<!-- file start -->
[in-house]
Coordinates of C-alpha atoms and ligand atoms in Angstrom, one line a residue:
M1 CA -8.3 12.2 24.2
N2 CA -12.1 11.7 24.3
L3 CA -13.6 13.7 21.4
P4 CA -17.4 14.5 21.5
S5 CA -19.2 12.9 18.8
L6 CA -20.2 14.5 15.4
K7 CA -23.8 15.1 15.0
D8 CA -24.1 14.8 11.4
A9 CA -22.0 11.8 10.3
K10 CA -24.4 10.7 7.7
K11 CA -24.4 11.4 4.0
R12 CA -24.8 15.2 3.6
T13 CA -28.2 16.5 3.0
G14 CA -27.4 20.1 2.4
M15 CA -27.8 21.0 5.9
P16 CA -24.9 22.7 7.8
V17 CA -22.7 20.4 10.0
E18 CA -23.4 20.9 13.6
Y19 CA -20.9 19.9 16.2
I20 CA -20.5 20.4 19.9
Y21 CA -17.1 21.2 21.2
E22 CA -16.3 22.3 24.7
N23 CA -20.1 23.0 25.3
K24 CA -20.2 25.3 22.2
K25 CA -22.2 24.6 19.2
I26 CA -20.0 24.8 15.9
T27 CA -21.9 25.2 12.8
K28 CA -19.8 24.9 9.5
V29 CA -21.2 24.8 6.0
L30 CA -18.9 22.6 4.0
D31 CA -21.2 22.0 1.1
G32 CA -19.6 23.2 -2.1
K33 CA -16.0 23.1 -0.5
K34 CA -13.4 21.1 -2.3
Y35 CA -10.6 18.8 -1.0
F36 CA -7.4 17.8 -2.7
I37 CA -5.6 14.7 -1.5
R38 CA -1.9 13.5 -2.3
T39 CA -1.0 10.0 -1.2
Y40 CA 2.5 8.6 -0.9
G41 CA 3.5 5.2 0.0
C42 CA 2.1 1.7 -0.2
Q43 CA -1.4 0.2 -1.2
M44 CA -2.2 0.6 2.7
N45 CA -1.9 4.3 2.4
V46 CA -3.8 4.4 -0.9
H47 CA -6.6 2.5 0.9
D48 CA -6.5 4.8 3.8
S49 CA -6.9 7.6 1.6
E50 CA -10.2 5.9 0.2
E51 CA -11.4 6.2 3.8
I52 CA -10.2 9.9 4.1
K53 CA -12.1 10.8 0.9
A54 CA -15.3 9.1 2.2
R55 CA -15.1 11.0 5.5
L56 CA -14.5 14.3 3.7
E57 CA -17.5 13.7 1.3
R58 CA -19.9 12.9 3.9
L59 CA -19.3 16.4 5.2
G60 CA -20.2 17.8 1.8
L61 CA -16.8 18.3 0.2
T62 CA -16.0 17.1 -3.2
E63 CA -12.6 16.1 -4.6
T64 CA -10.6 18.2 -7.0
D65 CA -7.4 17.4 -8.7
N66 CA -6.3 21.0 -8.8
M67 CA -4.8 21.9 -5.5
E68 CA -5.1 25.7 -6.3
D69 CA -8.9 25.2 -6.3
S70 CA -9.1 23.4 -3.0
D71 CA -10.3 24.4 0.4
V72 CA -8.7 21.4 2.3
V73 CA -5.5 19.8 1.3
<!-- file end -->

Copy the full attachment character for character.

[in-house]
Coordinates of C-alpha atoms and ligand atoms in Angstrom, one line a residue:
M1 CA -8.3 12.2 24.2
N2 CA -12.1 11.7 24.3
L3 CA -13.6 13.7 21.4
P4 CA -17.4 14.5 21.5
S5 CA -19.2 12.9 18.8
L6 CA -20.2 14.5 15.4
K7 CA -23.8 15.1 15.0
D8 CA -24.1 14.8 11.4
A9 CA -22.0 11.8 10.3
K10 CA -24.4 10.7 7.7
K11 CA -24.4 11.4 4.0
R12 CA -24.8 15.2 3.6
T13 CA -28.2 16.5 3.0
G14 CA -27.4 20.1 2.4
M15 CA -27.8 21.0 5.9
P16 CA -24.9 22.7 7.8
V17 CA -22.7 20.4 10.0
E18 CA -23.4 20.9 13.6
Y19 CA -20.9 19.9 16.2
I20 CA -20.5 20.4 19.9
Y21 CA -17.1 21.2 21.2
E22 CA -16.3 22.3 24.7
N23 CA -20.1 23.0 25.3
K24 CA -20.2 25.3 22.2
K25 CA -22.2 24.6 19.2
I26 CA -20.0 24.8 15.9
T27 CA -21.9 25.2 12.8
K28 CA -19.8 24.9 9.5
V29 CA -21.2 24.8 6.0
L30 CA -18.9 22.6 4.0
D31 CA -21.2 22.0 1.1
G32 CA -19.6 23.2 -2.1
K33 CA -16.0 23.1 -0.5
K34 CA -13.4 21.1 -2.3
Y35 CA -10.6 18.8 -1.0
F36 CA -7.4 17.8 -2.7
I37 CA -5.6 14.7 -1.5
R38 CA -1.9 13.5 -2.3
T39 CA -1.0 10.0 -1.2
Y40 CA 2.5 8.6 -0.9
G41 CA 3.5 5.2 0.0
C42 CA 2.1 1.7 -0.2
Q43 CA -1.4 0.2 -1.2
M44 CA -2.2 0.6 2.7
N45 CA -1.9 4.3 2.4
V46 CA -3.8 4.4 -0.9
H47 CA -6.6 2.5 0.9
D48 CA -6.5 4.8 3.8
S49 CA -6.9 7.6 1.6
E50 CA -10.2 5.9 0.2
E51 CA -11.4 6.2 3.8
I52 CA -10.2 9.9 4.1
K53 CA -12.1 10.8 0.9
A54 CA -15.3 9.1 2.2
R55 CA -15.1 11.0 5.5
L56 CA -14.5 14.3 3.7
E57 CA -17.5 13.7 1.3
R58 CA -19.9 12.9 3.9
L59 CA -19.3 16.4 5.2
G60 CA -20.2 17.8 1.8
L61 CA -16.8 18.3 0.2
T62 CA -16.0 17.1 -3.2
E63 CA -12.6 16.1 -4.6
T64 CA -10.6 18.2 -7.0
D65 CA -7.4 17.4 -8.7
N66 CA -6.3 21.0 -8.8
M67 CA -4.8 21.9 -5.5
E68 CA -5.1 25.7 -6.3
D69 CA -8.9 25.2 -6.3
S70 CA -9.1 23.4 -3.0
D71 CA -10.3 24.4 0.4
V72 CA -8.7 21.4 2.3
V73 CA -5.5 19.8 1.3